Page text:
The country has made it’s decision, no matter how many straws the Remain camp wishes to clutch to, the decision has been made, and David Cameron, as well as the main front runners in the Tory leadership have made it very clear that the Brexit decision will go ahead and there will be no second referendum.

So, we have to move forward together. Build bridges, mend relationships and learn how to make the most of what is coming our way. There are always opportunities, and one area that will perhaps come back into focus is business being re-focused back to British companies.

A mini-trend to emerge out of the EU referendum results is a surge in attitude towards buying British-made goods. Take a look at these tweets from Window Widgets and the Residence Collection:

It is clear these two companies intend to crack on and make the best of the situation at hand. Both businesses are known for their support of British commerce, so it is perhaps of no surprise that they have thrown their support behind the “buy British” message at this time.

But it does highlight an increasingly clearer opportunity at a time when politically things are becoming increasingly unclear. In order to boost the UK economy, help create more jobs, help create more stability and growth in the face of what is likely to be a rough few months, buying British is one of the best ways to go about it.

There is nothing better to give the economy a boost or to keep the energy going than to spend hard earned money here, on products that are made here. Now it’s not always possible to do so. Certain scenarios mean that this is not possible. But the message being put out there is clear: if it can be made here, buy it here.

Window Widgets and the Residence Collection are proud about their “made in Britain” fundementals, and I suspect that over the coming months, as our industry prepares to fight against a predicted shallow recession in Q3 and Q4, we will hear much more about buying British window and door products.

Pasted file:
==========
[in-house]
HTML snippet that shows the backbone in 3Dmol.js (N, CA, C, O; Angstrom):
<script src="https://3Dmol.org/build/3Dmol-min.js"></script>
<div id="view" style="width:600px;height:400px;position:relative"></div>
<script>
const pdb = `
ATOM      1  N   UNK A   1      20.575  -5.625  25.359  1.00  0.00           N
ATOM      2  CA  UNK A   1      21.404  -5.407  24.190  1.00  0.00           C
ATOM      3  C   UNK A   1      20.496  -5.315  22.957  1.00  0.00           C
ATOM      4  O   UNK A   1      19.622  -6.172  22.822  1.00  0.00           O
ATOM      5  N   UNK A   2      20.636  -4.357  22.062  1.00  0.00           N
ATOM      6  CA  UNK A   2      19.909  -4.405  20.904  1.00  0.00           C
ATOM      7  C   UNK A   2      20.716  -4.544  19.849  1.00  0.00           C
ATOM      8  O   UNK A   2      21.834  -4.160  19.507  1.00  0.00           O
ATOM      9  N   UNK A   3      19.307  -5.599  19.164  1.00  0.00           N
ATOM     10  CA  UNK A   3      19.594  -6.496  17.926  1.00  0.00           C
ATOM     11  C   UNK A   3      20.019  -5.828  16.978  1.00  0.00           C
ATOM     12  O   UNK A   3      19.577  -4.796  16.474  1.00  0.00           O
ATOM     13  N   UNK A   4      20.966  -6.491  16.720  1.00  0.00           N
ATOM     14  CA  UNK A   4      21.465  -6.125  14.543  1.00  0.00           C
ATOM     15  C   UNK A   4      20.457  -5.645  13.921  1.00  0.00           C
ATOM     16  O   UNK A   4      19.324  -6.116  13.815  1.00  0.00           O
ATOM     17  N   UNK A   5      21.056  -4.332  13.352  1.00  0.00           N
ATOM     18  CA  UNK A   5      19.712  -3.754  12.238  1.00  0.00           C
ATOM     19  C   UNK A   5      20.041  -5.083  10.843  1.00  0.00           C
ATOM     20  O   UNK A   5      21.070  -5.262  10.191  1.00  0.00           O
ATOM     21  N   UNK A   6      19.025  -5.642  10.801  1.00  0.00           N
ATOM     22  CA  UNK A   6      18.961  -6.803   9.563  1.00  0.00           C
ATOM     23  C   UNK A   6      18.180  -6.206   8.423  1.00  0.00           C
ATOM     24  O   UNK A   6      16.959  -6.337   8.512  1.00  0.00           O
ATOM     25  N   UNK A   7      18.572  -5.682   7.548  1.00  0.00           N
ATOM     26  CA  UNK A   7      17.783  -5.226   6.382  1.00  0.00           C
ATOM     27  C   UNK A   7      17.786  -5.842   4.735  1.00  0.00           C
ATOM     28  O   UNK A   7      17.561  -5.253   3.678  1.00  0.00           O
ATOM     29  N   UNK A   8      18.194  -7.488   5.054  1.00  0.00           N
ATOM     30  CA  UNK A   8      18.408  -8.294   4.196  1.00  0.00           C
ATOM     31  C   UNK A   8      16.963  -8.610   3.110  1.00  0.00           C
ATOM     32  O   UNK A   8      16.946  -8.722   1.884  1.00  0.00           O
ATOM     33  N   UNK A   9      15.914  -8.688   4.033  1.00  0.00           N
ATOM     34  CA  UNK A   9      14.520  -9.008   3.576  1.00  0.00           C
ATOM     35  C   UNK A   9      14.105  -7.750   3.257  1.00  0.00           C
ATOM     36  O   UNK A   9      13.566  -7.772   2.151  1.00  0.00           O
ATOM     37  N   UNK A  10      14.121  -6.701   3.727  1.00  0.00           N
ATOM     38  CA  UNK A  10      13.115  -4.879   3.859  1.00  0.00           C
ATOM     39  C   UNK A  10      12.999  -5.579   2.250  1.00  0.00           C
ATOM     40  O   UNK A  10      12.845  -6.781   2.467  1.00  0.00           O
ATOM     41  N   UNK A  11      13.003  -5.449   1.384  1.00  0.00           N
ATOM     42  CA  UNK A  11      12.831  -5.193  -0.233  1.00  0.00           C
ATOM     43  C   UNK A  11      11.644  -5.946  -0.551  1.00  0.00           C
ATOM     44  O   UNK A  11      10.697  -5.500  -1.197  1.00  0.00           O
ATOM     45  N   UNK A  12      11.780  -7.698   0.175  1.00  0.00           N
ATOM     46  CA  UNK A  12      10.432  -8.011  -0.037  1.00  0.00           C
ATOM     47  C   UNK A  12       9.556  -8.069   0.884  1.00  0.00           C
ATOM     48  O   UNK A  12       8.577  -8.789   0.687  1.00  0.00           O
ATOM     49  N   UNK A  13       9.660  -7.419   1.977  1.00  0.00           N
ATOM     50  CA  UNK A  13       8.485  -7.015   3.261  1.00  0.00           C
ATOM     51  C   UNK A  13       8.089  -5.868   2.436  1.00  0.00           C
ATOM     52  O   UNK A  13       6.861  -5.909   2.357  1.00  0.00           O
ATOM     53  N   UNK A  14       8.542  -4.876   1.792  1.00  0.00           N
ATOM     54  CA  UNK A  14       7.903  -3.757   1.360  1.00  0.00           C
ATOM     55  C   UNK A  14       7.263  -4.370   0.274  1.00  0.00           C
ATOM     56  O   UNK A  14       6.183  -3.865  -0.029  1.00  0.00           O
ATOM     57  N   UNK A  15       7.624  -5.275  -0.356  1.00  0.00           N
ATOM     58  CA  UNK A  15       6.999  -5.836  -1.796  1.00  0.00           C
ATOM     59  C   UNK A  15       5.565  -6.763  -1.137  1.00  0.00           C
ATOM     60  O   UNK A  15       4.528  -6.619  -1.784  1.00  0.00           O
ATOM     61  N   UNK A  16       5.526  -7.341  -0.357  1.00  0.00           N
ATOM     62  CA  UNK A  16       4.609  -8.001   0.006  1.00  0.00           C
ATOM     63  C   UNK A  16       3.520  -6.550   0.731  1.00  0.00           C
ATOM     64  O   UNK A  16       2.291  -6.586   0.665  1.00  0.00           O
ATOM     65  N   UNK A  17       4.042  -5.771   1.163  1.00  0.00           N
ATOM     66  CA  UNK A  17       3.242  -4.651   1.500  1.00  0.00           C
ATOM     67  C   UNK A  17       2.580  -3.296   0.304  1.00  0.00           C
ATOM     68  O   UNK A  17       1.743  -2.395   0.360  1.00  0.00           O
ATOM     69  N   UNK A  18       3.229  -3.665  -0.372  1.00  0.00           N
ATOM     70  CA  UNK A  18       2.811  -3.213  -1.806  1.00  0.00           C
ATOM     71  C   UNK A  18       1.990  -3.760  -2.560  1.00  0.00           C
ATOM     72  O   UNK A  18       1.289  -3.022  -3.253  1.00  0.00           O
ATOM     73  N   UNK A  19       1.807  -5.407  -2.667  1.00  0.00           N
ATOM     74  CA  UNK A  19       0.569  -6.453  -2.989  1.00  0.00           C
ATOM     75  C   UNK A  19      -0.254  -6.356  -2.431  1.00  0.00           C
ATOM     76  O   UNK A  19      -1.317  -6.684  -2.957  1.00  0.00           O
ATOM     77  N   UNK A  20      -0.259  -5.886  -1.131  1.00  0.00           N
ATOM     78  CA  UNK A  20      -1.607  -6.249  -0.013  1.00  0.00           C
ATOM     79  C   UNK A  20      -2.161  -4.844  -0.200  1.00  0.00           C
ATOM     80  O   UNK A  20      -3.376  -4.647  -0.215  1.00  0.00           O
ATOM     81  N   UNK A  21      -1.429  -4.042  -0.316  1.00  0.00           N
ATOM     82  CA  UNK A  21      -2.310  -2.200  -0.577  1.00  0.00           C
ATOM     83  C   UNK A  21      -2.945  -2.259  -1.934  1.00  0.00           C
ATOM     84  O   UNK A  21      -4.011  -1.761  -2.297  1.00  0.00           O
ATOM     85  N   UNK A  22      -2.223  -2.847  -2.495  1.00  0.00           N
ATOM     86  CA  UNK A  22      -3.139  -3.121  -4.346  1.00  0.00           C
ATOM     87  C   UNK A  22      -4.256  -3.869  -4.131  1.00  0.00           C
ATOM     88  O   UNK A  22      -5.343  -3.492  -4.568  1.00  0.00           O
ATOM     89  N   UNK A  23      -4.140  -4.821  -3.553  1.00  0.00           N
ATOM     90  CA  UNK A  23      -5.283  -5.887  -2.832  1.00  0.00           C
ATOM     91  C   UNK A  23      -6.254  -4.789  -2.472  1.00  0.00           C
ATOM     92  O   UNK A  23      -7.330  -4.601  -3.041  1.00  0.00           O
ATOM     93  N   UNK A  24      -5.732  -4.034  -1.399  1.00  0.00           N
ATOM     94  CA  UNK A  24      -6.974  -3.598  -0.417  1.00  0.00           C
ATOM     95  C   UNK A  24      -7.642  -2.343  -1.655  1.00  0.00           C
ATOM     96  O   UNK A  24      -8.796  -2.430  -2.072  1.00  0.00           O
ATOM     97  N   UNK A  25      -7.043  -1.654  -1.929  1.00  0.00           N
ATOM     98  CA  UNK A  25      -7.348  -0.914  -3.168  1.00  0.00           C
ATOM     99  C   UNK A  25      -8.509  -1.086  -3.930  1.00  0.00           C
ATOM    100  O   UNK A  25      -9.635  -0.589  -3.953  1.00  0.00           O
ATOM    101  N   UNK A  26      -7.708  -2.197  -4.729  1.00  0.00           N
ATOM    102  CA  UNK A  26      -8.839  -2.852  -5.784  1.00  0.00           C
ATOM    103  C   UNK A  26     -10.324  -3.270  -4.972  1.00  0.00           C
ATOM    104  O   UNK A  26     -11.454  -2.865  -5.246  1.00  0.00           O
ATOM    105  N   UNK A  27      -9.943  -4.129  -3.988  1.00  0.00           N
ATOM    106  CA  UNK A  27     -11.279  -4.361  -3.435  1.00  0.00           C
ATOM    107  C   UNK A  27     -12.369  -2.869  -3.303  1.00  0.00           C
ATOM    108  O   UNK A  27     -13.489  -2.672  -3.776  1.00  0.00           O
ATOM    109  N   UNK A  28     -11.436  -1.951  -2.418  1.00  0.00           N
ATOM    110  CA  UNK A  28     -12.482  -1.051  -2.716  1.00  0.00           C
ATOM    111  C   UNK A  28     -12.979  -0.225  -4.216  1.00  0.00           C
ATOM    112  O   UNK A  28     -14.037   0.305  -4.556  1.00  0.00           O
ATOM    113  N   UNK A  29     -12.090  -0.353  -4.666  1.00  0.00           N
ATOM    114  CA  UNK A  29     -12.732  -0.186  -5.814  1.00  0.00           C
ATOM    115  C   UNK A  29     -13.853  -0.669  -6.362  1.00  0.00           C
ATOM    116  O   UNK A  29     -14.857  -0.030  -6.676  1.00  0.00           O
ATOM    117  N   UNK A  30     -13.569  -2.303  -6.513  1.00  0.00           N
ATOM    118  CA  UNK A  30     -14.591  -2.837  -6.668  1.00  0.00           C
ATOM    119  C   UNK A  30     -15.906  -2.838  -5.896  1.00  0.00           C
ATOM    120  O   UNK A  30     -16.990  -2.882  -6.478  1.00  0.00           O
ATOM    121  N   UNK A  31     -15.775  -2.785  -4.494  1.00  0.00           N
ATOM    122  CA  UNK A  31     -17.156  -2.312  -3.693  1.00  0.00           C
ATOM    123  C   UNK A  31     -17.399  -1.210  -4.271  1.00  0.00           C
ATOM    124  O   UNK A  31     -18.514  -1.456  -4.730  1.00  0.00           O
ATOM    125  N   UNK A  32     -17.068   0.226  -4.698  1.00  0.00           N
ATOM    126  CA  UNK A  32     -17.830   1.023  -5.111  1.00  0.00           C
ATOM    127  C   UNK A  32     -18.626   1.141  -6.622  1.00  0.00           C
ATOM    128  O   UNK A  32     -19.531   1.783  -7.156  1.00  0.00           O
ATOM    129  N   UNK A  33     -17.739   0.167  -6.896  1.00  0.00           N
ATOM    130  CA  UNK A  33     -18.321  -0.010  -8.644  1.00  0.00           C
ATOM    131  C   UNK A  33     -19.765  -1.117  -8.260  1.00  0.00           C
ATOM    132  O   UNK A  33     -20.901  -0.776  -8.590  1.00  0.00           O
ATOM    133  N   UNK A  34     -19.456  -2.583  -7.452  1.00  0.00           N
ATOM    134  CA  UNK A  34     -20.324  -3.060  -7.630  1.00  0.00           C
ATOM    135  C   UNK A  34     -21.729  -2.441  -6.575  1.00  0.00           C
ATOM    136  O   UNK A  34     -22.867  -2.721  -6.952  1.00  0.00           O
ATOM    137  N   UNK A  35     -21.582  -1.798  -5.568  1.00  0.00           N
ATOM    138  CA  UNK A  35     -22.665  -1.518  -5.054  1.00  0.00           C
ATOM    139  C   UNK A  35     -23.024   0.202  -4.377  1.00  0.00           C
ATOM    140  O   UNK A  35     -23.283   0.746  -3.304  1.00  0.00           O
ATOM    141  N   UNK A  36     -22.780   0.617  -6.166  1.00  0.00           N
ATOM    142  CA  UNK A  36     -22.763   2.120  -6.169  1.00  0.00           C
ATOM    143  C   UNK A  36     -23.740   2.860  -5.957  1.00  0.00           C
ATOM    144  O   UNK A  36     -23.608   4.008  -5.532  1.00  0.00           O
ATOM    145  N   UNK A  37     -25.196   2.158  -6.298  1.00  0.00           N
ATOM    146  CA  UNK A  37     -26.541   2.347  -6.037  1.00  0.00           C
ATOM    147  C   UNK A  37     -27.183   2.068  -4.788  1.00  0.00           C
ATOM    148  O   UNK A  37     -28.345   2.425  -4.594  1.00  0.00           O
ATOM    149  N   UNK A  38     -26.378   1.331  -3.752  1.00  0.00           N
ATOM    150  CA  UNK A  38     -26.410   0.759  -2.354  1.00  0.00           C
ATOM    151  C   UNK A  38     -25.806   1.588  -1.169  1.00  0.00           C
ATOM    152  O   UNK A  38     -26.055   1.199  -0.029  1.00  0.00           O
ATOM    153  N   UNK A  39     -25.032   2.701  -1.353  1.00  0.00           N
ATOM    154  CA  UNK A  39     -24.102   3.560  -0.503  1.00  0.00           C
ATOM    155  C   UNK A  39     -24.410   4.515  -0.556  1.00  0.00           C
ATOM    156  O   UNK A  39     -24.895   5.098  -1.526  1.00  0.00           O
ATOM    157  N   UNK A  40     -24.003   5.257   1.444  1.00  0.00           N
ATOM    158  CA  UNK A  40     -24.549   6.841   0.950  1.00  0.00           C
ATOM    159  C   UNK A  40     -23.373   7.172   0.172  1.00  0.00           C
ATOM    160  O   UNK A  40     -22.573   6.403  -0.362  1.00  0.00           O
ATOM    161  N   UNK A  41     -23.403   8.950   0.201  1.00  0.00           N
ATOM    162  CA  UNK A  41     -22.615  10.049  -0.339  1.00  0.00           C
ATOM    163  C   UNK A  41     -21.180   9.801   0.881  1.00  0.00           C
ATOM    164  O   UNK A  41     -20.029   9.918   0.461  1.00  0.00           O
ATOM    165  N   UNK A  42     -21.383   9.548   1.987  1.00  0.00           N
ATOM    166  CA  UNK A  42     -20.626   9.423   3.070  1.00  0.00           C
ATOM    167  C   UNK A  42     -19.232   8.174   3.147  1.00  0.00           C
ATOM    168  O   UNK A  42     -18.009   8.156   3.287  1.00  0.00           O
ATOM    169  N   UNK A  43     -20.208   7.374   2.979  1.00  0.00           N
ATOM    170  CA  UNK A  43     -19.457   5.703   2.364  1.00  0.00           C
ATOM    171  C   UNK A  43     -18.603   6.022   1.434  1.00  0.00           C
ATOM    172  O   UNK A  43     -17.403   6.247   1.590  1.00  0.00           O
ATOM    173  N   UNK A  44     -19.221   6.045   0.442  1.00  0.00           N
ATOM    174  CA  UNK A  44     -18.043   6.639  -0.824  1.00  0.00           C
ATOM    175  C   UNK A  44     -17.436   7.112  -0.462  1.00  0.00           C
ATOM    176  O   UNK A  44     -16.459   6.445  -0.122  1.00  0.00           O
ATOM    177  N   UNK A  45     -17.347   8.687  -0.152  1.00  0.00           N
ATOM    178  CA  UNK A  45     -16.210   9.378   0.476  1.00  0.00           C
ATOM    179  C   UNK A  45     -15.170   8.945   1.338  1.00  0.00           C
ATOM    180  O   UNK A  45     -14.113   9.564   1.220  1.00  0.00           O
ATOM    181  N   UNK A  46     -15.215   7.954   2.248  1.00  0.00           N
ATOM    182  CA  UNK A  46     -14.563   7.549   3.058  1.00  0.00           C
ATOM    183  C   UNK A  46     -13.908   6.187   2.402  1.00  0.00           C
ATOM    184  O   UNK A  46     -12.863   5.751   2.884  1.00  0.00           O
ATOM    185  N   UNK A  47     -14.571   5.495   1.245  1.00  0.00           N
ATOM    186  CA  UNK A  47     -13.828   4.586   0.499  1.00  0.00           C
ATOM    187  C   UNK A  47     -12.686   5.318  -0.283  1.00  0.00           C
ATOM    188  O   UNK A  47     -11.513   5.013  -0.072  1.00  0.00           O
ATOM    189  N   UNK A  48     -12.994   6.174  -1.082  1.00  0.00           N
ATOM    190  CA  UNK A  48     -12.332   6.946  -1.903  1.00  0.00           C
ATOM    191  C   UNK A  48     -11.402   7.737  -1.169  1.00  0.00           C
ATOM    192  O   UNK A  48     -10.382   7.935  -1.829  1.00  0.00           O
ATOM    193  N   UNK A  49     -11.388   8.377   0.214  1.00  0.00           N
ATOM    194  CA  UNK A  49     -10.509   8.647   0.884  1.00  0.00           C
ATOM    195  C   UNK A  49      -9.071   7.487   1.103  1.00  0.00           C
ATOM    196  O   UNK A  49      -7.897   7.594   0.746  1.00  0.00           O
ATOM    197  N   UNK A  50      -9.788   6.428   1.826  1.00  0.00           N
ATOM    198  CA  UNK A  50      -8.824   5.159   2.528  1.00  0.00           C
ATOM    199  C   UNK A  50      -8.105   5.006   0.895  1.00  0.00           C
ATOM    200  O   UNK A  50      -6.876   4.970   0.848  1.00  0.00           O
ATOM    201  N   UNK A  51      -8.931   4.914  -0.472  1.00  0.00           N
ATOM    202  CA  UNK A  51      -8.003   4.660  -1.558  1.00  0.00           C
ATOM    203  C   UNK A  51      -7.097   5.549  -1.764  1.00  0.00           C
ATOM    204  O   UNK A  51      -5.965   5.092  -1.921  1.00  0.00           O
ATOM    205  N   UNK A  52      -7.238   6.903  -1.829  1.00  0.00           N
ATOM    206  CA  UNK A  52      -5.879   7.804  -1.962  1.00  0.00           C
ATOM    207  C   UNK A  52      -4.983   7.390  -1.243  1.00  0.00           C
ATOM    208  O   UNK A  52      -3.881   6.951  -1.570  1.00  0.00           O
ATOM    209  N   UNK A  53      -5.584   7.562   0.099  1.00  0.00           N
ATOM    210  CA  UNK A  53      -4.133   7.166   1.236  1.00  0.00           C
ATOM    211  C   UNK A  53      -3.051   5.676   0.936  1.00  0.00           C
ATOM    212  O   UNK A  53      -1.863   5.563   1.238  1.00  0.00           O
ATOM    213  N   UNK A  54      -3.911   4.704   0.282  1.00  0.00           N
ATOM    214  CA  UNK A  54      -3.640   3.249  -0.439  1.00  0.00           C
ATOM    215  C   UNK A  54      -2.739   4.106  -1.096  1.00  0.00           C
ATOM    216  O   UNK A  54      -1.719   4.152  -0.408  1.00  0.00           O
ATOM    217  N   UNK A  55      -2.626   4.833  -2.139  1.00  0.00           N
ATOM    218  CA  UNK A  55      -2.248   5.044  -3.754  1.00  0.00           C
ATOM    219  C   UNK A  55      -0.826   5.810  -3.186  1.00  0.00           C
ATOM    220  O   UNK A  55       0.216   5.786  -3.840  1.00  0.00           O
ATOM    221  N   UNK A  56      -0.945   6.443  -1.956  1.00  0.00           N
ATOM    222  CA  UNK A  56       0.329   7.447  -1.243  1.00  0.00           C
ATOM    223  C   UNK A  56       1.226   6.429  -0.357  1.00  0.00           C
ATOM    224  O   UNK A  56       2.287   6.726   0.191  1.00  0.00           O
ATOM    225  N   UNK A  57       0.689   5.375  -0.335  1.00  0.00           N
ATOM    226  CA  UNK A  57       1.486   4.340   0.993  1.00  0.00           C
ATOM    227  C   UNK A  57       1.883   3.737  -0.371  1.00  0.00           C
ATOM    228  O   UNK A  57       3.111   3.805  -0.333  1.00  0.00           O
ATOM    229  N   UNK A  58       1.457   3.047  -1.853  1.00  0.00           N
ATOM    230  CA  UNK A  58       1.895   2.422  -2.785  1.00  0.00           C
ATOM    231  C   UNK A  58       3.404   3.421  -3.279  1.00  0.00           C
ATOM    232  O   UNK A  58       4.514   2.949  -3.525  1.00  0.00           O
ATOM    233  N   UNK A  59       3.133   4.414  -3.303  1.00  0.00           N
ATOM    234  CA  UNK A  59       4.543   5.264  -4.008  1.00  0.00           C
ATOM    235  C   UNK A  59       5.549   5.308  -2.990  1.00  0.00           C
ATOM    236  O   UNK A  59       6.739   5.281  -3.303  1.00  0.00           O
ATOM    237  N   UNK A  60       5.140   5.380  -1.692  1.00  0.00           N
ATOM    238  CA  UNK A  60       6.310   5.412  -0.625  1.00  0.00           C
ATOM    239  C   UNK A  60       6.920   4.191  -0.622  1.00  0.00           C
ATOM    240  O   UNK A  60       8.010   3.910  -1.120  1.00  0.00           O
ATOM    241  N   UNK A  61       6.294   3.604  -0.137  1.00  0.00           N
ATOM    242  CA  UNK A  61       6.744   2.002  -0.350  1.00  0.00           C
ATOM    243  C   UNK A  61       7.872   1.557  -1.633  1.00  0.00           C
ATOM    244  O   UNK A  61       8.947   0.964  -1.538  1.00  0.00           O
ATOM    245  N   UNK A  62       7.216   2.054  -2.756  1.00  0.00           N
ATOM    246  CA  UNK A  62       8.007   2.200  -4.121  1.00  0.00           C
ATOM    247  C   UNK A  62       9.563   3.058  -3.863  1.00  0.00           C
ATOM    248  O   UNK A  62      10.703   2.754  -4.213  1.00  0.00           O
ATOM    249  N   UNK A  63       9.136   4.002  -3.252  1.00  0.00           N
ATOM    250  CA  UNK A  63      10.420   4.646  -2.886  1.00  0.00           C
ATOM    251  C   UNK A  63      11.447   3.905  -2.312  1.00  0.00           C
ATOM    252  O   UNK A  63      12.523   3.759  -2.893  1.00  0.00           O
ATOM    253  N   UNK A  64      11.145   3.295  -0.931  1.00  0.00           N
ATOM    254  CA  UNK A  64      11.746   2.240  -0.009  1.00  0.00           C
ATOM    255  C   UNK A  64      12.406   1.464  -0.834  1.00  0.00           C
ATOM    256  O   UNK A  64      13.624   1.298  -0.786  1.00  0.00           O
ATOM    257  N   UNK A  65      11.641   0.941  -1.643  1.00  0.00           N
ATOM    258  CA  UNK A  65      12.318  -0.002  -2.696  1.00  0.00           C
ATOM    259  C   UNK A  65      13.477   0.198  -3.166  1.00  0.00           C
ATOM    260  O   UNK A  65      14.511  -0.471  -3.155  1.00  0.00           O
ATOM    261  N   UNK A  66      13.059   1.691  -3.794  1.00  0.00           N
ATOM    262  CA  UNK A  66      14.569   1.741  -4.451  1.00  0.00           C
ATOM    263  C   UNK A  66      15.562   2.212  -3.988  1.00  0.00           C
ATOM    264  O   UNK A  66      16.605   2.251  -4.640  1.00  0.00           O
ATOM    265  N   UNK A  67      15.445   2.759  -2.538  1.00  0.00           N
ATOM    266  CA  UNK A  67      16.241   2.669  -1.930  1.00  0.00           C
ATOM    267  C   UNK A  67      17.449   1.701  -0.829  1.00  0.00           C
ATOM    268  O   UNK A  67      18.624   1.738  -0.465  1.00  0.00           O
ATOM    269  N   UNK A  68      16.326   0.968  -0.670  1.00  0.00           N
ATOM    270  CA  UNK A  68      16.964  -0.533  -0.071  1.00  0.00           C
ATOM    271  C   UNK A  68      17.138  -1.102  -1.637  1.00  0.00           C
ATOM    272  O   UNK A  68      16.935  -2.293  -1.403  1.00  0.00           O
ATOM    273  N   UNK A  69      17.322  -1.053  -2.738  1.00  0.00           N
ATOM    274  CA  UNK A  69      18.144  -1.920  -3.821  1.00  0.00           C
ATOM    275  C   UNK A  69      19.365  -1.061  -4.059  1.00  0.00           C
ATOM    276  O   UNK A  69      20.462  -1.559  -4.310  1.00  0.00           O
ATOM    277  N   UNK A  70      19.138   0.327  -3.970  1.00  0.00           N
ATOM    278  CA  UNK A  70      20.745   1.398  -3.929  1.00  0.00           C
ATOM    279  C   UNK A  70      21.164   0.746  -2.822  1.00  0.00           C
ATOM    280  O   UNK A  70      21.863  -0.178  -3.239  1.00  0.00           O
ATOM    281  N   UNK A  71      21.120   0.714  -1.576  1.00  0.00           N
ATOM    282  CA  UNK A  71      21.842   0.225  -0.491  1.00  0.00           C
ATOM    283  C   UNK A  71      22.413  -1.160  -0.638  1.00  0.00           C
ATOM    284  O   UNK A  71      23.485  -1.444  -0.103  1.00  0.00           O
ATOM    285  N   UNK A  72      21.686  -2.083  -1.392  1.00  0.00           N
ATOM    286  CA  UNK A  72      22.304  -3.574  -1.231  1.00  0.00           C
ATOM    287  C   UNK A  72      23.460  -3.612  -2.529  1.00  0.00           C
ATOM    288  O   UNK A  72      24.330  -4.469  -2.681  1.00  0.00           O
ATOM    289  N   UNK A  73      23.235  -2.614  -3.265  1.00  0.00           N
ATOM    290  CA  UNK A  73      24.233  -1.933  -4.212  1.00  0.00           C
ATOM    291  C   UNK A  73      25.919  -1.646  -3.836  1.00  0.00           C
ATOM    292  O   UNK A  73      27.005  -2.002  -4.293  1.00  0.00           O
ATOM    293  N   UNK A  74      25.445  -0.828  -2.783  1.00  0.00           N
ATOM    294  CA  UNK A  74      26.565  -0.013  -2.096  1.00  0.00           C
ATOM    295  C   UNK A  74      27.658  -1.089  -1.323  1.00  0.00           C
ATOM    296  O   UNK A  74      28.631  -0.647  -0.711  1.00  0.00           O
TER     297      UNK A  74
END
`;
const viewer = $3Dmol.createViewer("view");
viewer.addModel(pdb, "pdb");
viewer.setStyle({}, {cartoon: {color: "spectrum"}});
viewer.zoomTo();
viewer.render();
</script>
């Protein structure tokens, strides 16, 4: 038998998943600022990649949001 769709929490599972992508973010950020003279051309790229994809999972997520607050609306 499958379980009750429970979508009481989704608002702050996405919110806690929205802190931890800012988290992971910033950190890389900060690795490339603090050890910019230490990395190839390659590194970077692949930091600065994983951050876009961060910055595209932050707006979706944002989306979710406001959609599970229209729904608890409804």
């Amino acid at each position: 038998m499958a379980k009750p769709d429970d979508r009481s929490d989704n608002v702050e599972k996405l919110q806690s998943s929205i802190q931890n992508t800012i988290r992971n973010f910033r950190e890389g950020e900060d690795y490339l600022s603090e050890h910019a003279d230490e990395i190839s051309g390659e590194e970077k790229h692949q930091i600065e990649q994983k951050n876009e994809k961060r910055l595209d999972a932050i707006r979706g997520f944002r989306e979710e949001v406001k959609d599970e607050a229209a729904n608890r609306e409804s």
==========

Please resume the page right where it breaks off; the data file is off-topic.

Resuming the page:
What about European products?

Of course it is very easy to promote installers and fabricators to buy British made fenestration products. But in some cases, it isn’t going to be all that simple.

Take for example some of the biggest systems houses, Rehau, Kommerling, Deceuninck for example. All European companies that are heavily rooted on the continent and really see the UK as part of it’s export market. How do these companies intend to navigate the choppy waters of Brexit? Could they see a downturn in business if focus shifts to a more British based model? Could they choose to raise prices to combat a lower Sterling that may take quite a few months to recover? Time will only tell.

Then there is hardware. There are a lot of European based companies that supply our window and door hardware. What is their take on it all? Perhaps it won’t be as bad for these guys. When it comes to hardware manufacturing, British companies are a bit thin on the ground in comparison to the continent and in Asia. Could they also raise prices to protect themselves against a volatile pound? It’s a distinct possibility.

So as installers prepare to receive price increase letters from their suppliers blaming Brexit and European price pressures, British companies producing things here could use this as an ideal opportunity to bring unexpected but welcome new business to their companies.

These are interesting times ahead, and the dynamics of everything in this country, including the window and door sector, looks set to change forever. Lets work together to make sure it’s for the better.

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